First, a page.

The race is on for autonomous driving and electric mobility

20 December 2023 5 min. read

As autonomous and electric mobility gain momentum worldwide, the GCC is rising as a global contender. Achraf Joumaa, Principal at Arthur D. Little, outlines how the UAE and Saudi Arabia are making an impact on the arena of future of mobility and rolling out strategies to develop the transport of tomorrow.

Not long ago, self-driving vehicles, delivery by robot, and electric cars were the work of Hollywood producers and childhood imagination, not of real-world experts at the forefront of innovation.

But times have changed, and in the realm of technology, change happens fast. In recent years, phenomenal advancements in science, technology, and government aspirations have not just brought us a step closer to autonomous travel and e-mobility, they have fired up the engines of a journey that could fundamentally change the way we get around.

The race is on for autonomous driving and electric mobility

Autonomous travel

Admittedly, autonomous mobility has endured a shaky few years, with harsh market realities stemming from a combination of Covid-19, slow implementation of related technologies, and semiconductor shortages. But bullish financial forecasts and several predictions envisage a global market value running into the trillions of dollars by the dawn of the next decade.

What’s more, autonomous vehicles (AV) are already on the road – so much so, that key industry players foresee commercialization of the service by 2024, with forecasts predicting near-to-full automation (level 5) by 2035, according to Arthur D. Little research.

Globally, autonomous mobility maturity is still at its early stages. Yet, while jurisdictions like the US, EU, China, and Singapore are leading in AV market readiness, GCC countries are presenting themselves as very strong contenders. And if there’s one thing the Middle East does well, it is rise to a challenge.

In a matter of decades, the GCC states have engineered unprecedented economic transformation, creating infrastructure and services that are not just world class, but world pioneering. Now, with a raft of AV use cases starting to emerge, there is every chance that the same will apply to autonomous mobility.

The UAE has been at the forefront of the region’s autonomous mobility drive for several years, with the Dubai Autonomous Transportation Strategy aiming to transform 25% of the city’s total transportation to autonomous mode by 2030. Already, three editions of the Dubai World Challenge for Self-Driving Transport have taken place, and the emirate plans to launch a robo-taxi cruise vehicle in December this year, followed by an aerial taxi in early 2026.

Saudi Arabia is also making significant headway and its future trajectory is pivoting well, setting the kingdom on course to play a leading role on the global stage.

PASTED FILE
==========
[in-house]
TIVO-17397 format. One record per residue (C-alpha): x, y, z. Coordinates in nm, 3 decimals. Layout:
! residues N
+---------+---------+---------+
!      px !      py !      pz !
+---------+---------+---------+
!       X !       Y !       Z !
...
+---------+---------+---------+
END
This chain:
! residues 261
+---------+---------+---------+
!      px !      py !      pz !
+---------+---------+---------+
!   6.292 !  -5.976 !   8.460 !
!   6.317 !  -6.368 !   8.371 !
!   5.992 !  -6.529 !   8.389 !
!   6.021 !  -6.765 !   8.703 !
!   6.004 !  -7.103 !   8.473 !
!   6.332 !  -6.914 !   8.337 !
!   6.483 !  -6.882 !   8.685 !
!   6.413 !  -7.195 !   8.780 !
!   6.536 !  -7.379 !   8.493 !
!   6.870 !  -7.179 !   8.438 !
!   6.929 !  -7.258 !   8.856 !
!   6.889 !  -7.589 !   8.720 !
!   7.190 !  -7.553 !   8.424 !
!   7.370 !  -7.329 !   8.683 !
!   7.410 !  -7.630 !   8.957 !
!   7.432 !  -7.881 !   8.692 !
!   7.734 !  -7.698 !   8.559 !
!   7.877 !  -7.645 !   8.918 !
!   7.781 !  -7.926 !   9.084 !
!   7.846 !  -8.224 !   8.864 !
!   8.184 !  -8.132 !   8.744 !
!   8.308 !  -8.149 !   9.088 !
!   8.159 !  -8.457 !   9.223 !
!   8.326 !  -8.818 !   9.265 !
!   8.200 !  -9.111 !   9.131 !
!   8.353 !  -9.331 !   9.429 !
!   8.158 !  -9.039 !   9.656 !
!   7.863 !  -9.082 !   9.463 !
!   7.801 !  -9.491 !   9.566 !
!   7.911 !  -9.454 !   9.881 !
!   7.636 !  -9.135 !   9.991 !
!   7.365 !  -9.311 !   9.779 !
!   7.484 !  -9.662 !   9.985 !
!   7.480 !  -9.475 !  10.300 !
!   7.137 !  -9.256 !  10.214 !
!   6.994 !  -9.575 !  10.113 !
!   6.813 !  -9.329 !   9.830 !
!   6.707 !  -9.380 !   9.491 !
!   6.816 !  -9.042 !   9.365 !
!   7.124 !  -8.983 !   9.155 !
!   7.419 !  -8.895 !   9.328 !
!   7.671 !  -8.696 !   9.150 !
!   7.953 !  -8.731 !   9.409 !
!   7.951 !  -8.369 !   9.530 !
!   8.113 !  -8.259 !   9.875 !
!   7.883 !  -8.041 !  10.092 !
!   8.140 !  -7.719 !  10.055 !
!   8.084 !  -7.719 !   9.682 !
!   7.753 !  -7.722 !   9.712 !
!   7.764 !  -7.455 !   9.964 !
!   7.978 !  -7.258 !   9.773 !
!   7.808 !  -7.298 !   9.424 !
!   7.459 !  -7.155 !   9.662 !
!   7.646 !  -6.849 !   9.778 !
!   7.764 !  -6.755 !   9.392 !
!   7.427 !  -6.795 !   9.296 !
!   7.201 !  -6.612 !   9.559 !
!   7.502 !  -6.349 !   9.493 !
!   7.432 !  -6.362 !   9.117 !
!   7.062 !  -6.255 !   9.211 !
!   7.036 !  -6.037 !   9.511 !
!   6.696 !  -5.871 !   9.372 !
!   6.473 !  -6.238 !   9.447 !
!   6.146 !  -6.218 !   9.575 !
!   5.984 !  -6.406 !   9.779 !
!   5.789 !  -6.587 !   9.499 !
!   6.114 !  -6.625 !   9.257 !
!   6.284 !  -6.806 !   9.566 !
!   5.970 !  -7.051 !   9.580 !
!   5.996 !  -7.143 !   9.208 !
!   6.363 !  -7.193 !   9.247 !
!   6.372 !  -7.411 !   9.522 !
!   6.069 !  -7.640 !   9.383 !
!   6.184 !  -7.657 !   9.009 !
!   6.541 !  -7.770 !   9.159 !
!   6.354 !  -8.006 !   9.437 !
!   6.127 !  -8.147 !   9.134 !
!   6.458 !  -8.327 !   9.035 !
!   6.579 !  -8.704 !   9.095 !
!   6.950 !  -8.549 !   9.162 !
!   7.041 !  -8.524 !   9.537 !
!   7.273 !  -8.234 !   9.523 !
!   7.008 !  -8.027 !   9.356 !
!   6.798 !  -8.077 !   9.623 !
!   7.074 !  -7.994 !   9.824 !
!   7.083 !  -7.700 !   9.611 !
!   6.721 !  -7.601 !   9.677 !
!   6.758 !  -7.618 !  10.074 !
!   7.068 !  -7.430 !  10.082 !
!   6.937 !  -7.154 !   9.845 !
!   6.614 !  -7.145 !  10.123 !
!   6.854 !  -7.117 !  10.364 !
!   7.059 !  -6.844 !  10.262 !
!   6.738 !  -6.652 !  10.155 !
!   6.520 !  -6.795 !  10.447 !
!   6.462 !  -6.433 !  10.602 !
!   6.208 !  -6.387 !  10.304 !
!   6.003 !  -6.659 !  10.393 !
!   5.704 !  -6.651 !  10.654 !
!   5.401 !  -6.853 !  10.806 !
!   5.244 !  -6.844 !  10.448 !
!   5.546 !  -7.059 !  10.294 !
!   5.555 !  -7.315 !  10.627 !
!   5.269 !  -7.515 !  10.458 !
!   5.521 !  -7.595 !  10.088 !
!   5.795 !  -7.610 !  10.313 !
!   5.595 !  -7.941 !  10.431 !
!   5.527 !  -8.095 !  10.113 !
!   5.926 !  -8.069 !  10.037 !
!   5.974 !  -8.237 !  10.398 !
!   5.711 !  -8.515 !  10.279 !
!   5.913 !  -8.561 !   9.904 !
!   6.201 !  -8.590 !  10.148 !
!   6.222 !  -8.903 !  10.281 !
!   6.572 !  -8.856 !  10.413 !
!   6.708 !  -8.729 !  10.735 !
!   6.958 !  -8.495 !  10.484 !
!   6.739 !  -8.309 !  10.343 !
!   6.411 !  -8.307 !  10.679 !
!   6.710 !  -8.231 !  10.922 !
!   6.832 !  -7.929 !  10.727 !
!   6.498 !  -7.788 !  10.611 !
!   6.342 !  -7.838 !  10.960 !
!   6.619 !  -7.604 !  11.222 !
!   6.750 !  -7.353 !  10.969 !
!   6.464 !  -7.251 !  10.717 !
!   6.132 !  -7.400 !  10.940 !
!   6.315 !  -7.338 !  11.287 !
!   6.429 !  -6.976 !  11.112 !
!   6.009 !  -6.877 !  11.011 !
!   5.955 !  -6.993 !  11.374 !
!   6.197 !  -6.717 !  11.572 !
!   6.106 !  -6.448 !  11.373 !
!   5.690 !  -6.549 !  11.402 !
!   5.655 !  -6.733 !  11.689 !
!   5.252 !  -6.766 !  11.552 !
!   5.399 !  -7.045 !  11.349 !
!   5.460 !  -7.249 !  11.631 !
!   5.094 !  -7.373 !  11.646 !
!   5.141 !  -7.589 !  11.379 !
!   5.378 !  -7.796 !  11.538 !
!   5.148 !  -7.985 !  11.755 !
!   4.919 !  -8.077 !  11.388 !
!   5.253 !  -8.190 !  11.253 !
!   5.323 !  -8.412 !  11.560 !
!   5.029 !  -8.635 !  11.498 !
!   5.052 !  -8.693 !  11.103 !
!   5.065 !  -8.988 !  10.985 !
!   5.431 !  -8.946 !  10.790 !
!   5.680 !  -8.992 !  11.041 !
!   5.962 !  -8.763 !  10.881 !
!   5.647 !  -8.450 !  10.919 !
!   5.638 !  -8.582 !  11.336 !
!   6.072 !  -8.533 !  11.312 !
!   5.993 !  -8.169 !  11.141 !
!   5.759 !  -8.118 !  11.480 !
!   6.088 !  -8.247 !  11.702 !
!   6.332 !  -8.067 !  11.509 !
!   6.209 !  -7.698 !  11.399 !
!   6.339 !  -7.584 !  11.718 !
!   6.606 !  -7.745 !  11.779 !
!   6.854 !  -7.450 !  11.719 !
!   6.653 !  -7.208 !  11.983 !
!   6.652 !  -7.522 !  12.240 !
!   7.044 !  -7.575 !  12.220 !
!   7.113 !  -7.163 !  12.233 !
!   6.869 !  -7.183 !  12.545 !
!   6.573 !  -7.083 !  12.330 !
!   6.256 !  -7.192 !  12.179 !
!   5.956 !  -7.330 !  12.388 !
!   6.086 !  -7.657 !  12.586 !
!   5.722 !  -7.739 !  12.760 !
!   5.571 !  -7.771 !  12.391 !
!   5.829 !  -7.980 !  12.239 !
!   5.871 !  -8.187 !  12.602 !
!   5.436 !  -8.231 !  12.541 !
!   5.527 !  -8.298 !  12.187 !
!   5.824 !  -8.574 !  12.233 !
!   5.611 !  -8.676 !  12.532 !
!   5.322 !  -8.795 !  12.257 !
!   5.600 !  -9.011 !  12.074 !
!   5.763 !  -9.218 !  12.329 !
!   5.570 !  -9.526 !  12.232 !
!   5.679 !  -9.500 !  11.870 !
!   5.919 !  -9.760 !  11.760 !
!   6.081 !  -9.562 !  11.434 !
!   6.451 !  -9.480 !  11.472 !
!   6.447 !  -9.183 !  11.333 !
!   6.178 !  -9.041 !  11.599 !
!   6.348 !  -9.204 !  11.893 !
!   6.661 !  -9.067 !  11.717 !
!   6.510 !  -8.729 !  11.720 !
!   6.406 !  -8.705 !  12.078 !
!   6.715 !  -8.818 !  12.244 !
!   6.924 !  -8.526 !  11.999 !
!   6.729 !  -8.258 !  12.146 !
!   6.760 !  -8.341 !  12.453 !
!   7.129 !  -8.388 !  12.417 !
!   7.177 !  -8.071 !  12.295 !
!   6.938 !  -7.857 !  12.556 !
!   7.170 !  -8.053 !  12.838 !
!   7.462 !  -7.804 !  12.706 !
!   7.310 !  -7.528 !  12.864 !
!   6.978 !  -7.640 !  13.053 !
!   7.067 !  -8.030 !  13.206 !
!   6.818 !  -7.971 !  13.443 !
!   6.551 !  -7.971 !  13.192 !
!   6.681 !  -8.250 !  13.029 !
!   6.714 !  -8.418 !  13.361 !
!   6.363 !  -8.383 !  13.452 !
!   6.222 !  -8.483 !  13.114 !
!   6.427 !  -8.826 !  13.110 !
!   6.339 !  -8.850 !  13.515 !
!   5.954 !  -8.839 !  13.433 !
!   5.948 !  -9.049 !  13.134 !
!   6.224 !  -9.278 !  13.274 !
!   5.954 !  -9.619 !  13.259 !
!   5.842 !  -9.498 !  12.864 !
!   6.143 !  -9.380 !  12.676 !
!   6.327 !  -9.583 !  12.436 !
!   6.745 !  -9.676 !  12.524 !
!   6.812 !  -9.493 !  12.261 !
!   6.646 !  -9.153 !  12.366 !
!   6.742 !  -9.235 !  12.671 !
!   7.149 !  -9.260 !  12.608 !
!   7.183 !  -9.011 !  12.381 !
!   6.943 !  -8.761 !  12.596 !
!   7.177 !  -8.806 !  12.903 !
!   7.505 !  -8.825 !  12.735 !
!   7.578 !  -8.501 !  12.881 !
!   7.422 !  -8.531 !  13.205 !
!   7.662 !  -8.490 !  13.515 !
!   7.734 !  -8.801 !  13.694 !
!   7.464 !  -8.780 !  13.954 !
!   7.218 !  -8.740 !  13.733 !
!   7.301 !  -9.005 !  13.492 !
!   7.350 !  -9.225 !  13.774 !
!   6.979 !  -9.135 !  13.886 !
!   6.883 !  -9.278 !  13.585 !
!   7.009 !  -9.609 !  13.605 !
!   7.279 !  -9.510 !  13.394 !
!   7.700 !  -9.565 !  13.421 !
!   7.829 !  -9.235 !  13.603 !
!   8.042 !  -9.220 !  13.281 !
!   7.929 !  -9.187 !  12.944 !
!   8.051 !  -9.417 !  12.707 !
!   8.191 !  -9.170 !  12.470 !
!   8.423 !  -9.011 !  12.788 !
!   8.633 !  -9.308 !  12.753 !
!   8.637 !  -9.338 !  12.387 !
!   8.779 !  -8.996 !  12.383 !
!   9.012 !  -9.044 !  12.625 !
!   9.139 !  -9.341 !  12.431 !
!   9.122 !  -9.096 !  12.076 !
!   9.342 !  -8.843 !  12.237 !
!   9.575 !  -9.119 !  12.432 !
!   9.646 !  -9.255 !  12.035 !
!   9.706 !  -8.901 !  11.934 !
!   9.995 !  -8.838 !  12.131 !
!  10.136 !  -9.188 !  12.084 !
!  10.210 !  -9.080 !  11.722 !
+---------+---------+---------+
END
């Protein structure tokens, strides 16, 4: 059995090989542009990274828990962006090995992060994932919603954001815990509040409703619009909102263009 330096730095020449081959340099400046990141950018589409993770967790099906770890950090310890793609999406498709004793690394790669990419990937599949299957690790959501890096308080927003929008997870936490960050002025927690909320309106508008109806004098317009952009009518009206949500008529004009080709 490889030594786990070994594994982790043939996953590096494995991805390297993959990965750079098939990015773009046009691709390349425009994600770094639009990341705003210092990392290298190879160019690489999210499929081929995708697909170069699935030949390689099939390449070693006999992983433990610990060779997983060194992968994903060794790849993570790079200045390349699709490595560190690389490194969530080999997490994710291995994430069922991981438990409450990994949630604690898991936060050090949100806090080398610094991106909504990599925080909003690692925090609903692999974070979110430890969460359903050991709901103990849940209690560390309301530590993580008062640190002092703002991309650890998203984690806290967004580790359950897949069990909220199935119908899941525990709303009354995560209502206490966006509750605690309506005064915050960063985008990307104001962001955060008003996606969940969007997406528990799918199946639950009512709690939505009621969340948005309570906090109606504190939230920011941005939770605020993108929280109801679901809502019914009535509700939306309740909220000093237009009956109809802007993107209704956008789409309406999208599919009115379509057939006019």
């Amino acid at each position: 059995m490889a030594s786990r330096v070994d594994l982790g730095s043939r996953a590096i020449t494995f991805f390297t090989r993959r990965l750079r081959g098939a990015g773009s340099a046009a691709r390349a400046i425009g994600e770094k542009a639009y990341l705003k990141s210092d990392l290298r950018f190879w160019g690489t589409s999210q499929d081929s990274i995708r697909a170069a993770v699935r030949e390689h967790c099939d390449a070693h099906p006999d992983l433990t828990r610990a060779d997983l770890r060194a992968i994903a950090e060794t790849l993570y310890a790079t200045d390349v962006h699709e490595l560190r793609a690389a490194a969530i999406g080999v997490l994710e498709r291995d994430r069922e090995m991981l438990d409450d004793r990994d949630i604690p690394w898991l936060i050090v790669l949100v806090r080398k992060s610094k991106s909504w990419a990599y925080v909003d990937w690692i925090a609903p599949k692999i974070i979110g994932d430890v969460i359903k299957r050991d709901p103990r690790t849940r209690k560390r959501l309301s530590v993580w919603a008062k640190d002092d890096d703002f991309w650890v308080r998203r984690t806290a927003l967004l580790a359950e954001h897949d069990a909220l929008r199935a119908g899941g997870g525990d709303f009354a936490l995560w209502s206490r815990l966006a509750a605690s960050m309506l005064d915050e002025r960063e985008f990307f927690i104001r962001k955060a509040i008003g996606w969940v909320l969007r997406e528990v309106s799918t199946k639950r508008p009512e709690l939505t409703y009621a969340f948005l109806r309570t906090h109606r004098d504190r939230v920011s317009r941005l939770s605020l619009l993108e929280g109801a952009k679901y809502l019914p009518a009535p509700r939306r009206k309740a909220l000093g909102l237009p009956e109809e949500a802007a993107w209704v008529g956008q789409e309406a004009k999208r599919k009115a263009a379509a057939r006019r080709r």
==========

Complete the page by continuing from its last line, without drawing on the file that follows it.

As part of national aspirations for the land transport sector, strategic initiatives are being contemplated to leapfrog ahead of other countries, and the Saudi cities of the future have been designed with autonomy in mind, with volocopters, robo-taxis, and autonomous pods all in the mix.

Further readingOmaimah Bamasag (TGA) on Saudi's autonomous vehicles drive.


Alongside autonomous vehicles, electrification is a fundamental element in the evolution of mobility, and in the context of global net-zero commitments and the fight against climate change, e-mobility is rising to the top of government and corporate agendas worldwide.

Against this backdrop, Arthur D. Little has conducted the Global Electric Mobility Readiness Index 2023, which measures the e-mobility readiness of 35 countries, and their progress to date.

The study handed the UAE and KSA the 7th and 23rd spot respectively, in a list of countries that features most of the G20, including the US, China, Norway, and Australia, among other nations. The study also highlights the UAE and KSA as major emerging electric vehicle (EV) markets.

Arthur D. Little analysis identifies several factors that can influence the pace of EV adoption. In any given country, these include the date of commencement of the mobility strategy, average citizen income, government incentives, and charging infrastructure development. In higher income nations, a robust charging network and financial incentives are vital, while the environmental benefits of EVs, especially when paired with renewable electricity, further sway consumer choices.

For their part, lower-income countries may initially require subsidies to make EVs more affordable.

On the topic of cost, EVs will become increasingly cost-competitive as technology progresses, driving their adoption. Meanwhile, the inclusion of MENA and Southeast Asian countries in the Global Electric Mobility Readiness Index 2023 demonstrates a shift towards EVs for economic diversification, with governments promoting sustainable transport, boosting public confidence in EV technology and its environmental benefits.

The race is on

Wherever a country stands on the road to autonomous mobility and electrification, one thing is clear: the global race is on. Electric and self-driving vehicles are no longer abstract ideas; they have moved far beyond blue sky thinking to become tangible reality on roads and highways across the globe.

With the technology and vision firmly in place, the GCC countries are now building momentum, developing the partnerships, infrastructure, and regulations that will allow for full scale EV and AV commercialization and shape the future of transportation for generations to come.